Drawing Materials

Welcome back, there are a few items that you will need to get started with drawing.
This video will show you the basic materials to get. A full list is also provided below.


Before you get started on your artistic journey, you are going to have to know a little about what materials you should be using. Walking into an art supplies store can be a little daunting at first, especially if you don’t know what you are after.
This lesson is going to be all about what materials you are going to need to get yourself started.
The truth is, you can use almost anything to draw, after all… cavemen used burned sticks of charcoal and cave walls to draw on. But if you rush out and buy the cheapest materials you can get your hands on, you will be disappointed with the results you get. There is a huge difference between the cheap materials that you get anywhere and artist grade materials.
Even though you are only learning I would recommend getting decent materials to work with, otherwise you will always be struggling to draw good marks. Cheap materials will always give you disappointing results.

So what materials should you get?
Well, Lets start with the pencils. Artists pencils are graphite pencils that are graded into different categories depending on their hardness. The grade is indicated on the end of the pencil here by either a H or a B… or both. If there is a H in the category then it is a hard graphite. The harder the graphite, the less it comes off onto the paper…therefore it will make a really light line. The hardest pencil is 9H which makes a line that is barely visible.
If the grade has a B in it, it is a soft graphite, which comes off onto the paper a lot easier and therefore makes a much darker, denser line. The darkest pencil is the softest, it is a 9B. Then there are grades all the way in between. A HB pencil most of us are familiar with from school. It is half way in between and makes a medium density line.

The brand of pencil is rather important, like I said earlier if you buy cheap brands, the results wont be good.  In the case of pencils, the cheap brands have very little difference between the grades, in some cases the hard pencils end up being just as dark as the soft ones. They also tend to break very easily compared to the artist grade pencils. I use the Faber Castell9000 series pencils, they are a good consistent pencil with obvious levels between each grade.
To get started I would recommend that you get a 2H, HB, 2B, 4B, 6B and an 8B. (the 8B will only be used for very special effects).
A lot of people ask whats the difference between a lead pencil and graphite. Well…they are the same thing. Pencils have always been graphite, but it kinda looks like lead and many people thought that it was indeed lead, so the name stuck and even today, some people refer to them as lead pencils.

Ok lets talk about our drawing paper. Firstly lets look at office paper. Office paper isn’t regarded as a good drawing surface. Firstly it is too smooth with no texture to it. This means that the pencil has to work harder to get onto the page and you end up with inconsistent linework. Secondly its very thin and gets damaged real easily. After rubbing out a few times you end up with creased and damaged paper. There is nothing worse than achieving a good looking drawing, but it is spoiled by creases in the page.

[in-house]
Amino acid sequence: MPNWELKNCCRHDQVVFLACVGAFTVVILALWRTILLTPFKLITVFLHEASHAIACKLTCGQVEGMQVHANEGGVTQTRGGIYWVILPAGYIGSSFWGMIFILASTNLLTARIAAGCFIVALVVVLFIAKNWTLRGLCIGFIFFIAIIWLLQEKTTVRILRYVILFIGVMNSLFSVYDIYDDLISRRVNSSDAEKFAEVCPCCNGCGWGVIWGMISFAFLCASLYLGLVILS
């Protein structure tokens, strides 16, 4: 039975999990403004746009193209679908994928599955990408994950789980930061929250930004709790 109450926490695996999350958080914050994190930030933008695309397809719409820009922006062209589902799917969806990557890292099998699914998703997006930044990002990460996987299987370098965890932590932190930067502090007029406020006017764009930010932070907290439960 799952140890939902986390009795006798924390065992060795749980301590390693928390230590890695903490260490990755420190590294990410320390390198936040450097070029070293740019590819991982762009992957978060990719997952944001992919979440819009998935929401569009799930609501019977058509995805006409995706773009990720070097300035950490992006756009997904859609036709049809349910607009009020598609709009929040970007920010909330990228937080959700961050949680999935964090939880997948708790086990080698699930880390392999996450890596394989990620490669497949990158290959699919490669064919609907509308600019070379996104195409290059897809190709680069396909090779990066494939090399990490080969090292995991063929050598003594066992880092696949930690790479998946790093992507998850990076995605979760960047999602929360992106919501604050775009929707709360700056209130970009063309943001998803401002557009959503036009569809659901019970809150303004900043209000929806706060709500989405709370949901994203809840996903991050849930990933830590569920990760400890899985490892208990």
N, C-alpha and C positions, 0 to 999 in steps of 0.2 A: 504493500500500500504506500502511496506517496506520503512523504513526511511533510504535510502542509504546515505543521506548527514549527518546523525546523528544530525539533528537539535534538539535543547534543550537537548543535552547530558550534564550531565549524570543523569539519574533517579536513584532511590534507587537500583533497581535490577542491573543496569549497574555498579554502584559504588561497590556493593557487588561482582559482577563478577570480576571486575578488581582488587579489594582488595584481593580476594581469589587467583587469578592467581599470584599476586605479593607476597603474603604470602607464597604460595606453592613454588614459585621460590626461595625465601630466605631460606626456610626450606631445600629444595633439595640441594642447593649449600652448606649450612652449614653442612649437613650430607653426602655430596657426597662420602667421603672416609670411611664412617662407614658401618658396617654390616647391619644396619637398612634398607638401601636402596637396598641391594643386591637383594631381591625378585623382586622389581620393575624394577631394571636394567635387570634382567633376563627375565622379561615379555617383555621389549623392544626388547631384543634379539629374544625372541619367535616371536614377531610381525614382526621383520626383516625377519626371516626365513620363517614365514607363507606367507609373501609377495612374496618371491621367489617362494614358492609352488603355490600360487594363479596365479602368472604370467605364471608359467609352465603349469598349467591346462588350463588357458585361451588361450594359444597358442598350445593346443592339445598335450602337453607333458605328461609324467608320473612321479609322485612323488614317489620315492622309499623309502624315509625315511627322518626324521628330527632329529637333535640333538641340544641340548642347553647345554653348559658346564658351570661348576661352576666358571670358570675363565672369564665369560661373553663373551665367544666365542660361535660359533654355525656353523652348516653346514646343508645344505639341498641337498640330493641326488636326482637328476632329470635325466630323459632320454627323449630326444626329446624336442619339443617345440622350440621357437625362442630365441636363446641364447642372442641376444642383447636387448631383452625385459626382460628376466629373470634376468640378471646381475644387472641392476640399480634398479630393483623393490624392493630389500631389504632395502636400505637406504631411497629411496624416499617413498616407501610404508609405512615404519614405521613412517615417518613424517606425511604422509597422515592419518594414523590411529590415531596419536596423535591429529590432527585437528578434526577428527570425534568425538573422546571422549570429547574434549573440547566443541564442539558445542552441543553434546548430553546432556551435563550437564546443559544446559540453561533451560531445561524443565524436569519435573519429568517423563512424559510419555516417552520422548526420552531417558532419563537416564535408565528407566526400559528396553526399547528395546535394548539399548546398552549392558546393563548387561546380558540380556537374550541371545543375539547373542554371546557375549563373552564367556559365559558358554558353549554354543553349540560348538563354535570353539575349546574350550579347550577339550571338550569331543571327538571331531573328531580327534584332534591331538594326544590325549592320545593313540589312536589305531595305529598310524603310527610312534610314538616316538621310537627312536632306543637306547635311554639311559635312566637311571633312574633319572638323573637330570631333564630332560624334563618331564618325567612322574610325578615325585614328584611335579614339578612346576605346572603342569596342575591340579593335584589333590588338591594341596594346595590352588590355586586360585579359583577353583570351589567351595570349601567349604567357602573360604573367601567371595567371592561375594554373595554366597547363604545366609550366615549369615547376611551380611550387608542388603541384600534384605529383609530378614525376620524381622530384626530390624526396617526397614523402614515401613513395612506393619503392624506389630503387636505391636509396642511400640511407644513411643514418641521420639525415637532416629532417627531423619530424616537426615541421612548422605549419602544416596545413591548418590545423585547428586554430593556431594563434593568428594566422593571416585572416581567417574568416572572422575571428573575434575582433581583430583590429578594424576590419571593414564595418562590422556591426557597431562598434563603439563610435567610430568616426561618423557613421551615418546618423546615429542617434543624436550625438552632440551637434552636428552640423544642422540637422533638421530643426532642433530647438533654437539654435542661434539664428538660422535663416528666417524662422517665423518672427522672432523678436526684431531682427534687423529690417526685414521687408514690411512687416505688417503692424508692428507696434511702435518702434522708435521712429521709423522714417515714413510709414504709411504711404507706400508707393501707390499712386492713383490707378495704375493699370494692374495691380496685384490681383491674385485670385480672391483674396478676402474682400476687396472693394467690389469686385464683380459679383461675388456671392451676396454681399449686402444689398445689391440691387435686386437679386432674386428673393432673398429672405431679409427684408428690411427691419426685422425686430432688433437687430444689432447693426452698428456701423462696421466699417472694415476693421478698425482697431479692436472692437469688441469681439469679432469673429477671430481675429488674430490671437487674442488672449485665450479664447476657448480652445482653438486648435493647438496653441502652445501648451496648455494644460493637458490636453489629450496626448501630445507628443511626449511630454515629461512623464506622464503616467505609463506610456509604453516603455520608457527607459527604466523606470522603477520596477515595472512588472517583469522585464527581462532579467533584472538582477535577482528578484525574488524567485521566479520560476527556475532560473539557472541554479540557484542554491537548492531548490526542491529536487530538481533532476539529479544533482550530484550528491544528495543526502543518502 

We will need some office paper though, we will use it for other things.

This is a visual diary (or sketch book) made of cartridge paper, you are going to need one of these for your practice exercises. Cartridge Paper is a lot softer and thicker than office paper…It also has a very fine grain or tooth to it which allows the pencil to grip onto the paper much better. It is made of wood-pulp which deteriorates over time and turns slightly yellowish in colour, but it is great for learning, sketching and practising. As you get to the advanced classes we will look at much better papers to use, such as rag papers.
When you are looking for a sketch book, have a feel of the paper and you will start to see the difference in quality between them. Don’t go for the cheapest one, it is usually inferior in quality. Get one that is A3 size, it gives you plenty of space to work in. Anything smaller than that will be too restrictive.

What else?
You will also need a good quality plastic eraser….and no its not cheating to use an eraser, I’ll show you that it is a perfectly normal tool in drawing. You might also want to get a kneadable eraser. If you haven’t seen one of these before, you can squish it into any shape and pick off the graphite delicately off the surface.
Get yourself a good quality sharpener, its really important to keep your pencils sharp all the time, so you’ll be using this a lot. Look for a good quality metal sharpener.
That’s enough to get you started, later we’ll look at some other materials such as charcoal, pastel, water soluble graphite, ink and paint.

        • Artists Grade Pencils- 2H, HB, 2B, 4B, 6B and 8B
        • Sketch Pad – Cartridge Paper
        • Plastic eraser
        • kneadable eraser
        • paper stumps
        • Sharpener
        • Sandpaper (240 grit)

Next – Overcoming Artist’s Block >